Leos Janacek’s three-act opera, The Cunning Little Vixen, is a peculiar beast – part children’s folk tale, part tragedy, part modestly profound meditation on the cycle of life. It’s a difficult piece to mount successfully, but Opera North’s production – full of wit and charm, and with a laugh out loud take on the libretto – gets closer than most.
Weary and somewhat the worse for wear, Revirnik, the forester, muses on the passing years. He recalls the passion of his wedding night, the morning after which he “couldn’t move a muscle.” These days, however, his marriage is less than happy so he seeks consolation in beer and work. “You are my only lover,” he tells his rifle before settling down for a snooze. Not even the bite of a thirsty mosquito wakes him, though the insect soon rues imbibing blood with such a high alcohol content.
A playful young vixen chases a frog into the sleeping forester’s lap. He wakes and shoos the “slimy bugger” away, before seizing the poor little vixen and carrying her home with him.
Vixen Sharp-Ears never settles to captivity. By the time she has grown she’s had more than enough of the cruelty of the forester’s wife and sons, not to mention the amorous attentions of their “lonely bachelor” dog. With a rousing feminist and anti-capitalist speech, Sharp-Ears tries to foment rebellion among the hens. However, when the recidivist fowl refuse to reject the “naked exploitation” of the cocky cockerel, the vixen ruthlessly and swiftly dispatches them, one by one (the staging is clever and witty, rather than gory), and makes her escape.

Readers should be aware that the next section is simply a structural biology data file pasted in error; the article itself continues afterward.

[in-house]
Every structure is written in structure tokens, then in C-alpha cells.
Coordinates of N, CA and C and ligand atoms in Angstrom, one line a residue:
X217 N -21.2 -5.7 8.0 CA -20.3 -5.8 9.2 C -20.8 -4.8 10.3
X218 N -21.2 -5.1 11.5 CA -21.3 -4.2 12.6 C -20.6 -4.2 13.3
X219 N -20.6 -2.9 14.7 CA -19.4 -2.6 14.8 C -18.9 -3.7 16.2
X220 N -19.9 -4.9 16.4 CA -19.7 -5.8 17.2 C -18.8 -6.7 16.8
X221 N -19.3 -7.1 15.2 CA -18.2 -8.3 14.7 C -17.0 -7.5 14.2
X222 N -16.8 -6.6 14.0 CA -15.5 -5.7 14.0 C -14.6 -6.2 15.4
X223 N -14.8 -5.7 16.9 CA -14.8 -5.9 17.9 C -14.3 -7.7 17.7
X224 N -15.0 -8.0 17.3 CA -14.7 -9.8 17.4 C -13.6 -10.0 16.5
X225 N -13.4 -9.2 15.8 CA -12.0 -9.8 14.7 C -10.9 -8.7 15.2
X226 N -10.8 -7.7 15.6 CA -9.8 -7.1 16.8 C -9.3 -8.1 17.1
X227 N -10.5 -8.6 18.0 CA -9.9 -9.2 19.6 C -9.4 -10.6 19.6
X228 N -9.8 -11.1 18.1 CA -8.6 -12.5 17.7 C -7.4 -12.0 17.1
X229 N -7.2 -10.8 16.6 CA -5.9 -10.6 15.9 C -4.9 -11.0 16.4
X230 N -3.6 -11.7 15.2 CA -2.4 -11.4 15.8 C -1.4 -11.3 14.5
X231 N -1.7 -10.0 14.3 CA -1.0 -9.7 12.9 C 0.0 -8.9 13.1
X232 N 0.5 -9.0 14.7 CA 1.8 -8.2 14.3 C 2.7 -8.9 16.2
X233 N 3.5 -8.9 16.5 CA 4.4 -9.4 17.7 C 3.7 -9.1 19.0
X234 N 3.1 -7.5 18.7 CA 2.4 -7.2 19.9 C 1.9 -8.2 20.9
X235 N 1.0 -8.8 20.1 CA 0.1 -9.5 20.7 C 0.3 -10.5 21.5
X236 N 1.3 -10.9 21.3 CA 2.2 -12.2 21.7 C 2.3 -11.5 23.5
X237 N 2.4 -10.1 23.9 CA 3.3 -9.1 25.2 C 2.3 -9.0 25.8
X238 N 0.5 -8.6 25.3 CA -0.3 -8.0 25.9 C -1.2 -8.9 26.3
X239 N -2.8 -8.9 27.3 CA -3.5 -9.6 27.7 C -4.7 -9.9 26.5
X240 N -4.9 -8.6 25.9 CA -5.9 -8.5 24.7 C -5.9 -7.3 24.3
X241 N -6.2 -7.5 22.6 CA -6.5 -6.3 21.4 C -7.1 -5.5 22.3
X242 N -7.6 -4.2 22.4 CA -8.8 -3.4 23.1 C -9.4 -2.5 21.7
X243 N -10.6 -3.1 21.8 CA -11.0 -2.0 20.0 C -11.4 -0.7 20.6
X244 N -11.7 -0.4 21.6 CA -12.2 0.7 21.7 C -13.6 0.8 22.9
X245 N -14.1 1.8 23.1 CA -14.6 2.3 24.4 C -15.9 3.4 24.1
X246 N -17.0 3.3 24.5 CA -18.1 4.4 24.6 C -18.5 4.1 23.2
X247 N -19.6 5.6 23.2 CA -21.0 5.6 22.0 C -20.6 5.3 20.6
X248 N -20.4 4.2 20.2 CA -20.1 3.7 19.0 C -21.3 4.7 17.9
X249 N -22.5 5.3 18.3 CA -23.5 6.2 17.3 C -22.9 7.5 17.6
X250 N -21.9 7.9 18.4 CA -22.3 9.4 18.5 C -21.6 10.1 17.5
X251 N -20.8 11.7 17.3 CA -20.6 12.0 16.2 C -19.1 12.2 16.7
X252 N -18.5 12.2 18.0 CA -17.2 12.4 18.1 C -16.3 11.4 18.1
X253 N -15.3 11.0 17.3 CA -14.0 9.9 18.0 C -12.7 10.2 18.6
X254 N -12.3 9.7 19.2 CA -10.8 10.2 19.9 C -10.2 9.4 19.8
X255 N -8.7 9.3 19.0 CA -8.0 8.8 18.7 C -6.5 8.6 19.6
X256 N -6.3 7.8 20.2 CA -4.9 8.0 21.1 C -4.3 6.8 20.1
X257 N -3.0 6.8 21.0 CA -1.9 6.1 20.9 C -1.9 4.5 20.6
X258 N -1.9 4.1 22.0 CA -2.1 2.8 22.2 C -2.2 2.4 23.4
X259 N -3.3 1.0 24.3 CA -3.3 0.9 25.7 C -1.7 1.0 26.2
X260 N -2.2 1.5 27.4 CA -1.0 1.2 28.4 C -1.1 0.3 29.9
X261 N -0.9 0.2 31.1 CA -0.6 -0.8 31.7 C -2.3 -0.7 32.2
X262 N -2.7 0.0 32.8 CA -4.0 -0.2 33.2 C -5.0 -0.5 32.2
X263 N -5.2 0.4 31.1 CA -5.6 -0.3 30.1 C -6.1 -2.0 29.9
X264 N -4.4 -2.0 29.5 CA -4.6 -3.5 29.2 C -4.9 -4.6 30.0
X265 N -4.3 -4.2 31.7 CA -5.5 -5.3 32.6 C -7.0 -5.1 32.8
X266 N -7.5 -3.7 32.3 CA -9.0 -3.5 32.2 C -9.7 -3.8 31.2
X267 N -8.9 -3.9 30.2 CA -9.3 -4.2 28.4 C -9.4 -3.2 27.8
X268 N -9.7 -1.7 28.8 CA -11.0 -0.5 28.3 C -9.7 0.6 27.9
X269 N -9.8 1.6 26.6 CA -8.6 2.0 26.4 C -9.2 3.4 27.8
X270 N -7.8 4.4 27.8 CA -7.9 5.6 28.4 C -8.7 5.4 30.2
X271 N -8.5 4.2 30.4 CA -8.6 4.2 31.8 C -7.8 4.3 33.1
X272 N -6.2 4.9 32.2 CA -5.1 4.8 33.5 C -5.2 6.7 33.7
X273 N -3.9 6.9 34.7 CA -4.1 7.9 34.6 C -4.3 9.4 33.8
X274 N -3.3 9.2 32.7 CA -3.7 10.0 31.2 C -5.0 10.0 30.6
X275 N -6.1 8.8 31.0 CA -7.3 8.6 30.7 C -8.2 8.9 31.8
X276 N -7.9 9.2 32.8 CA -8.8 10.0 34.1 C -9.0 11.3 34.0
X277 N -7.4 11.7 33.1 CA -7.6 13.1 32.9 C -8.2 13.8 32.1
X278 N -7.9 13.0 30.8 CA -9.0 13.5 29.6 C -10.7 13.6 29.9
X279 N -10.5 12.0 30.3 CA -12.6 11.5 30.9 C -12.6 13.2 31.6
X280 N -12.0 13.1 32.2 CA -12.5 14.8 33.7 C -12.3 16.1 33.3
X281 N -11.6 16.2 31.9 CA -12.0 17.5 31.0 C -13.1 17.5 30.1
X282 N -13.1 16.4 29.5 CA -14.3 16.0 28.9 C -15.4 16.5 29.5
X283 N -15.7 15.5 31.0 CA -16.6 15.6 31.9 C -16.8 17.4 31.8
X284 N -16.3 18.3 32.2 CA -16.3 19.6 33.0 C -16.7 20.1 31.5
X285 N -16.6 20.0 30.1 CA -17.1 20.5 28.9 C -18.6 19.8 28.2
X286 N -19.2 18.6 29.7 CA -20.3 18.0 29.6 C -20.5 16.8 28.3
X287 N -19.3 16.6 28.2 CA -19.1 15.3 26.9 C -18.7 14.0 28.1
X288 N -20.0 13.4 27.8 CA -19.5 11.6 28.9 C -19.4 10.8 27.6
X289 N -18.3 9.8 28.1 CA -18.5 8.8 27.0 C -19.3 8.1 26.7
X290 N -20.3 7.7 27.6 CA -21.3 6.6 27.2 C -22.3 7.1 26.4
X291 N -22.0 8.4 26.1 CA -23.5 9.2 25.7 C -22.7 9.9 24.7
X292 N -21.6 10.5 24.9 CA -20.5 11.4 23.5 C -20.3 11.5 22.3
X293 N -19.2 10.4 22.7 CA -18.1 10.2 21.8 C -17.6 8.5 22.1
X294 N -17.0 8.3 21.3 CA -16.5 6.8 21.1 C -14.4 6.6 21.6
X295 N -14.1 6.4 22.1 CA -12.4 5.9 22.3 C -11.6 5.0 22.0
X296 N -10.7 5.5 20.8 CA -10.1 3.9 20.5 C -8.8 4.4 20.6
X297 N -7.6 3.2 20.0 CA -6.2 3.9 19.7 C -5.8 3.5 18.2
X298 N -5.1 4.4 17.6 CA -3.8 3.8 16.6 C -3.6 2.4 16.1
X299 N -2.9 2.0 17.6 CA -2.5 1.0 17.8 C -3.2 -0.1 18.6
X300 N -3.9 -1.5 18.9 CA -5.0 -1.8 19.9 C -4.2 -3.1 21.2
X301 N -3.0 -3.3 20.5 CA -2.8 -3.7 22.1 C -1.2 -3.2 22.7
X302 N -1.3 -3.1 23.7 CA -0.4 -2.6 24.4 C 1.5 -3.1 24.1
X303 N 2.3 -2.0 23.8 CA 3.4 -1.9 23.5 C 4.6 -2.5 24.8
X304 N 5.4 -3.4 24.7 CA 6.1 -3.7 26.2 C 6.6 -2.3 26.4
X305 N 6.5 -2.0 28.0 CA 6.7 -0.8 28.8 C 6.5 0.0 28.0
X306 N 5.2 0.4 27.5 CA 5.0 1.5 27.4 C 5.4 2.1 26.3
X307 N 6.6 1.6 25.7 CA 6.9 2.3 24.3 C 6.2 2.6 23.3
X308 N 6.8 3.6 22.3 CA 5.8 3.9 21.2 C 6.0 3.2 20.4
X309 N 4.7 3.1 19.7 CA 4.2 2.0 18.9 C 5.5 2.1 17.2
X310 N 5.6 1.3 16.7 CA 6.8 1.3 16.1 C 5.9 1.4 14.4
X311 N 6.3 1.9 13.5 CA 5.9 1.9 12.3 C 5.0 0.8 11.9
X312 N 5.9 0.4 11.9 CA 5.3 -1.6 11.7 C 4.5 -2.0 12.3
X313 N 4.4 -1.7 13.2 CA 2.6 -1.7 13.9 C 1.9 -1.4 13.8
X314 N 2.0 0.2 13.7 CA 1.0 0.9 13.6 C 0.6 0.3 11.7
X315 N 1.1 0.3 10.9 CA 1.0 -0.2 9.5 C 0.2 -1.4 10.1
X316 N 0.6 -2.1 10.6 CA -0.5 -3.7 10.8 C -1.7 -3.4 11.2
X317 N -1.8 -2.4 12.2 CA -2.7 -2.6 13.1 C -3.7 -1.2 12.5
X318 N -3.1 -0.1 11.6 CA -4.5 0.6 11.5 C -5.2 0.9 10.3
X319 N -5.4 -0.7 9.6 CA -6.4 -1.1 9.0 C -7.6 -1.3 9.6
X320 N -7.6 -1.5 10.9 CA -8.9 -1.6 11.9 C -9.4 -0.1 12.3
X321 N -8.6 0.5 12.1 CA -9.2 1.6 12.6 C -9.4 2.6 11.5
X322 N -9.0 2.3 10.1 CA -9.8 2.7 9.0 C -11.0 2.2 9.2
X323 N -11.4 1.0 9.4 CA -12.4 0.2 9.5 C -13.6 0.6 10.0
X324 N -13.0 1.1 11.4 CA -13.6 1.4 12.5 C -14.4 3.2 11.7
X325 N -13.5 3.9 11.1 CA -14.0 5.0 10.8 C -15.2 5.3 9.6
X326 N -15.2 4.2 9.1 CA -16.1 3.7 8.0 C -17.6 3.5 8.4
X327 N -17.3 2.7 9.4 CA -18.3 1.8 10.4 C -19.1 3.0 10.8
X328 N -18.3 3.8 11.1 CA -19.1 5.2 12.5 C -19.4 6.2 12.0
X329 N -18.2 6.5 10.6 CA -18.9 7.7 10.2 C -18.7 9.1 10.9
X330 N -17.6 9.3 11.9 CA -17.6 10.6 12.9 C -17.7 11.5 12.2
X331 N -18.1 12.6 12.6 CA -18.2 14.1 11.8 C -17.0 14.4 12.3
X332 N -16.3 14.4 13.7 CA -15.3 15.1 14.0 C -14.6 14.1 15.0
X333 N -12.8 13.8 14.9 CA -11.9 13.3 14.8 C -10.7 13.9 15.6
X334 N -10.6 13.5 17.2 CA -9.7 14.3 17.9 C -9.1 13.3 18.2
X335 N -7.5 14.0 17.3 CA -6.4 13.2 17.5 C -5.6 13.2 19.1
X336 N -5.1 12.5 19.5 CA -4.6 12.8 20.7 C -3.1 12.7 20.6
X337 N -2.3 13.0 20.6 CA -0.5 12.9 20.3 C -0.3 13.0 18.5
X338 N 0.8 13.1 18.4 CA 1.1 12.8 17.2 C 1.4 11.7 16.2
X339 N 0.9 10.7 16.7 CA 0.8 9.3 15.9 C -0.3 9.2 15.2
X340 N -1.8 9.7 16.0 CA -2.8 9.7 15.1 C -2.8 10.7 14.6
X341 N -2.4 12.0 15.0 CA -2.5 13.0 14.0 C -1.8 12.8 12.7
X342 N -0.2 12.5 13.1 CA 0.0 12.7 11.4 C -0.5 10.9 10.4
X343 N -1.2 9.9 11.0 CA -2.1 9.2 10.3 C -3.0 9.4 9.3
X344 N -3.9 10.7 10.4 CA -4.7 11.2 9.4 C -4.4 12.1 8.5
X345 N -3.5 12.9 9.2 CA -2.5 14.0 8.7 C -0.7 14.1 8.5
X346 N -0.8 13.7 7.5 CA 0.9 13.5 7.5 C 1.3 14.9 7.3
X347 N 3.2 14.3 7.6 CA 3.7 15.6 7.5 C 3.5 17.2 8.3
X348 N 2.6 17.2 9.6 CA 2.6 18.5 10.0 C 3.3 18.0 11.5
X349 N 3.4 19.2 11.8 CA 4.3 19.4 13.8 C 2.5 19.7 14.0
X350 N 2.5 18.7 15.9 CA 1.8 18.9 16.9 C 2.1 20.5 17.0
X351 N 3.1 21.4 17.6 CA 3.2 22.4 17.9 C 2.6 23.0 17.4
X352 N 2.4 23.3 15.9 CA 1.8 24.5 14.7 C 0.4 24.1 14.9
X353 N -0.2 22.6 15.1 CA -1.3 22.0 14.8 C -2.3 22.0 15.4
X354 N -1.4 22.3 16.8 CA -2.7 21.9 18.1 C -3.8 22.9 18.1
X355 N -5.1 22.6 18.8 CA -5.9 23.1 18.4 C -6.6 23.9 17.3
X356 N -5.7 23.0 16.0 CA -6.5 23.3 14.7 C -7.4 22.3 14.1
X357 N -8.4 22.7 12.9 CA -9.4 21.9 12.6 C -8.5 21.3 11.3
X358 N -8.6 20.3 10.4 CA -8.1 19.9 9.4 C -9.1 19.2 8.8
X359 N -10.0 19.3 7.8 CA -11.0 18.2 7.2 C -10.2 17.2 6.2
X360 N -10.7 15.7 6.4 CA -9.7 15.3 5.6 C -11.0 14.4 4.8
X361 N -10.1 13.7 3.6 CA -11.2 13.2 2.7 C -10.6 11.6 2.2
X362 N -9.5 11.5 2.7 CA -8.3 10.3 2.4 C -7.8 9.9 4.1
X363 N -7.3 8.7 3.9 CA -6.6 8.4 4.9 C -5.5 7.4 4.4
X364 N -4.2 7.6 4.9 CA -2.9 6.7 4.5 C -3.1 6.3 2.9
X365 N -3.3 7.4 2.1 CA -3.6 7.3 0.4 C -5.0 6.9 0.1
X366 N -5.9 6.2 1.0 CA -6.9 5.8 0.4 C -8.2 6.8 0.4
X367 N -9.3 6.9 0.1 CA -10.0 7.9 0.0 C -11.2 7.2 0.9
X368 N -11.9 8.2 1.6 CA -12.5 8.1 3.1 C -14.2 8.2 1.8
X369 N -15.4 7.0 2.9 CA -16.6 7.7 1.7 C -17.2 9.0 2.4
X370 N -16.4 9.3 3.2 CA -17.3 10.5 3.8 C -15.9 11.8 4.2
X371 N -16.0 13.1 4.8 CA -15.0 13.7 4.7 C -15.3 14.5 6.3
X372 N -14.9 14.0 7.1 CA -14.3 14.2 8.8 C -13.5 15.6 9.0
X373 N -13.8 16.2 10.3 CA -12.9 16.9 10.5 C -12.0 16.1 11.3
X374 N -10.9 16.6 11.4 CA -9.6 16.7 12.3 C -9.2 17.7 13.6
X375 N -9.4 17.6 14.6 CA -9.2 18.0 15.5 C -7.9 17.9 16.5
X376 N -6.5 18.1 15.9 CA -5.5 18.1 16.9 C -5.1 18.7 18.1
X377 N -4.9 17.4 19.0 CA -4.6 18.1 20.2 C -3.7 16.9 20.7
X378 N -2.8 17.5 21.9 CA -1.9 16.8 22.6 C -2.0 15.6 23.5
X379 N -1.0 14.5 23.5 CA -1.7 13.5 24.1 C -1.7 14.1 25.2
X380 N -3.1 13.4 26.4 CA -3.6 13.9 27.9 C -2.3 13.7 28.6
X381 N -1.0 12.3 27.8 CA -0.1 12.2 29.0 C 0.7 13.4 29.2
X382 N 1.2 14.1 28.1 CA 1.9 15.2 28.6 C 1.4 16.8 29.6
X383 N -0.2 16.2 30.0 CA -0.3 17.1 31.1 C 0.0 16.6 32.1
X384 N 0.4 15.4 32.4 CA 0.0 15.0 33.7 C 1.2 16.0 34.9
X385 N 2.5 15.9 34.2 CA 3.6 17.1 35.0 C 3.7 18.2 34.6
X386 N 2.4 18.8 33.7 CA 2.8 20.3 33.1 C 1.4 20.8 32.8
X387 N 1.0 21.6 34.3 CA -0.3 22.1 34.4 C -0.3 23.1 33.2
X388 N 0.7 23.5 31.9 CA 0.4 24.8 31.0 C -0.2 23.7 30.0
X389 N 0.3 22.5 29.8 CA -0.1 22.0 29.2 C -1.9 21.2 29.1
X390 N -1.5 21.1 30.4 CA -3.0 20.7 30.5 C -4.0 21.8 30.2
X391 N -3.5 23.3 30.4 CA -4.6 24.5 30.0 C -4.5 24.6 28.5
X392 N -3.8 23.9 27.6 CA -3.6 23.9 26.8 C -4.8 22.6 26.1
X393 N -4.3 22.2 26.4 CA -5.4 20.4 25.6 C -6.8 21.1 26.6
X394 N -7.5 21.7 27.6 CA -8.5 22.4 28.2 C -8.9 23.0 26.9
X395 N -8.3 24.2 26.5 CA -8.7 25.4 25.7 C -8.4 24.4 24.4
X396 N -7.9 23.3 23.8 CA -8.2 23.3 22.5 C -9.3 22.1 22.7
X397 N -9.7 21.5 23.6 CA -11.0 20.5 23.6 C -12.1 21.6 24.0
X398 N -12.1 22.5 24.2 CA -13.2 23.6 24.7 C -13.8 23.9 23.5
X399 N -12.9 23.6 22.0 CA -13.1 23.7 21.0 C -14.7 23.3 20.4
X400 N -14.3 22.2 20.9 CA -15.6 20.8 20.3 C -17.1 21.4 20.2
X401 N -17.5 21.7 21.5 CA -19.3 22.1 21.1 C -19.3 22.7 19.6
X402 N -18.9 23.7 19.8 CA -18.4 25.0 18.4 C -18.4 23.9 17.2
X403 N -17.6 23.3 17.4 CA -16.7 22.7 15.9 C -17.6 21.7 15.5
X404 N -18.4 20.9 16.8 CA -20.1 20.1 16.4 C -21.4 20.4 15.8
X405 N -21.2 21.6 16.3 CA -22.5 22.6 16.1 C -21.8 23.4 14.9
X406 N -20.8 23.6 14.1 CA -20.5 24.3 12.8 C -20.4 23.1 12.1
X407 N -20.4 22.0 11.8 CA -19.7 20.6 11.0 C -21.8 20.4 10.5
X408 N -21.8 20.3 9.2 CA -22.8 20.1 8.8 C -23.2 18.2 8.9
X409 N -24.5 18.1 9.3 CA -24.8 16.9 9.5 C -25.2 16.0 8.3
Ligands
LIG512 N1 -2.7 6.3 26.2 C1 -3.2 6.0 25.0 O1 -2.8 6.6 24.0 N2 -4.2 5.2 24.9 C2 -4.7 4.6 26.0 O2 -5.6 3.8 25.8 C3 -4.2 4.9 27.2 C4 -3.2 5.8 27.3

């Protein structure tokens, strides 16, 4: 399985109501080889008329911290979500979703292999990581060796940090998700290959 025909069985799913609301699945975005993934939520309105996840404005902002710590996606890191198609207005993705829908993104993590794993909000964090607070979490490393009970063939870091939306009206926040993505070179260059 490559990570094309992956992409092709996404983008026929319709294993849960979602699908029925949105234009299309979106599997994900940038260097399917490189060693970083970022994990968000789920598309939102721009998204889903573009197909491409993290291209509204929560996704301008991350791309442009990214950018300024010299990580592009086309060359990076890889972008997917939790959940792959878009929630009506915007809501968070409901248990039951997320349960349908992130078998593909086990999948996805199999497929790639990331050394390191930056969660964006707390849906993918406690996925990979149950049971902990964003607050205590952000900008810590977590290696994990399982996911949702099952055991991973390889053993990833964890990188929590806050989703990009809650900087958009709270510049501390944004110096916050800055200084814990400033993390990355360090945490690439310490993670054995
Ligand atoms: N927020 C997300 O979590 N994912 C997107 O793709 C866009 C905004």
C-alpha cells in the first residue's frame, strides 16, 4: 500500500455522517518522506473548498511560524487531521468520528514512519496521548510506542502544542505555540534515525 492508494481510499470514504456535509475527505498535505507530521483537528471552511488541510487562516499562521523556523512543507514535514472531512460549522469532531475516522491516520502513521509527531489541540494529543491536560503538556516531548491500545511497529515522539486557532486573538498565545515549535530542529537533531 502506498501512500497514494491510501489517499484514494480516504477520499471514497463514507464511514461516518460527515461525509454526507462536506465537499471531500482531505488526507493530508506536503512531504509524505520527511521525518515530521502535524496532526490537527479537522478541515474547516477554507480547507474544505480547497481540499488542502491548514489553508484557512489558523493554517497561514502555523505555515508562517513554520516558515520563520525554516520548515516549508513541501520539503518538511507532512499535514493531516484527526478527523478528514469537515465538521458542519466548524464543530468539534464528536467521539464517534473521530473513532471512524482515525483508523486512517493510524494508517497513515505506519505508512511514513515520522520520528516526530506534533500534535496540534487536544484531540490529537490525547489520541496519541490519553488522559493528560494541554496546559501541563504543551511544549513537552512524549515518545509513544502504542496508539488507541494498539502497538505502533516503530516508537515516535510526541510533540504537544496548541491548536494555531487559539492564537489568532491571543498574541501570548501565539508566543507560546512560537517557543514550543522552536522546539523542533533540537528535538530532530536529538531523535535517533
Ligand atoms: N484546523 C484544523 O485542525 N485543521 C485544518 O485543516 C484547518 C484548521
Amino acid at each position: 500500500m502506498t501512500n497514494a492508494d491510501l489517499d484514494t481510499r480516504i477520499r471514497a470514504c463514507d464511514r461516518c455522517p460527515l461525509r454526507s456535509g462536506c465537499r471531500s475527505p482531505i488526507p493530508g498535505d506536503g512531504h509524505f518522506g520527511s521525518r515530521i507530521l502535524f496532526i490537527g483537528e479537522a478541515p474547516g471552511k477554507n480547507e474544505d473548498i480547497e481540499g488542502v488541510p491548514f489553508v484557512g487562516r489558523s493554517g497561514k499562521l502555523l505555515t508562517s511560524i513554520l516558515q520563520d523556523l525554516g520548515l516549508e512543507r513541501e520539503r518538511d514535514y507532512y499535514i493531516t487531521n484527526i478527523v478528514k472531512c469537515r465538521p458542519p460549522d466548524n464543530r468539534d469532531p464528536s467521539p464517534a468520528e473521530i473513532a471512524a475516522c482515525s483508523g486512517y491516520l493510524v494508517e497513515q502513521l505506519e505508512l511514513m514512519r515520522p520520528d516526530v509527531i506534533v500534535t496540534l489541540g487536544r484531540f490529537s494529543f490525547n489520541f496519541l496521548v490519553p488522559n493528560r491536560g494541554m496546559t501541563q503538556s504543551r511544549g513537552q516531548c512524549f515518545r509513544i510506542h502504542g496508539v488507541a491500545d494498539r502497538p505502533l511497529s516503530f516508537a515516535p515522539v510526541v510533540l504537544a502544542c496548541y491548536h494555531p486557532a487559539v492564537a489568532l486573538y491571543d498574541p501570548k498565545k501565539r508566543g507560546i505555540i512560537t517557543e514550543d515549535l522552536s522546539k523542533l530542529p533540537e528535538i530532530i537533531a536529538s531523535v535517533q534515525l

Back in the forest, Sharp-Ears encounters a handsome young fox, Gold-Stripe, who wins her over by convincing her he cares more for her soul than her body (the fact that she’s an “independent householder” having forcibly evicted the “plutocrat” Badger, no doubt smooths the course of true love). They marry (in a hurry!) and have so many cubs they lose count.
Do they live happily ever after? One of the admirable aspects of this opera is that it does not shy away from the truth that life holds sadness and even cruelty. In order to prolong and propagate, life must consume life.
As the seasons change – represented with simple grace by the leaves on the forest branches – renewal and rebirth are partnered with decline and decay. “I’m just a dried up mop in a bucket,” laments one character.
When leaves fall and the landscape whitens (hats off to dancers negotiating the humps and hollows of the forest hillside) old men regret lost sexual prowess, sliding and falling as they go. Not much dignity here – and perhaps that is the point. Rather than whining that the younger poacher/poultry dealer, Harasta, gets to wed the much-desired Teryinka, the older men need to understand their part in the process.
On his final visit, the forester encounters a young frog, who turns out to be the grandson of the original “slimy bugger”. At last, Revirnik begins to see the truth and is at peace. Though winter frosts may cause hapless old men to slide and fall foolishly, Spring will follow, along with rebirth and the joyous frolicking of the young. Life is a continuous cycle, and we are blessed to be a part of it.
Elin Pritchard is a bouncy, defiantly mischievous Vixen, ably squired by Heather Lowe’s Fox. James Rutherford amuses and commands as the Forester, and Callum Thorpe’s Harasta the poacher deserves a warmer ovation.
David Poutney’s direction is packed with motion and fun, but not afraid of stillness where needed. Maria Bjornson’s set and costumes pair well with Nick Chelton’s lighting to create the passing seasons.
As so often, the Opera North orchestra, guided by Andrew Gourlay, bring the whole together and carry it along in style.
Better suited to the seasoned opera-goer than a first-timer, The Cunning Little Vixen is a fascinating but fragmented piece, requiring an audience to bear with it and appreciate its quirks. This Opera North production amply rewards such commitment.
Opera North – The Cunning Little Vixen is at The Lowry from 7-8 March 2023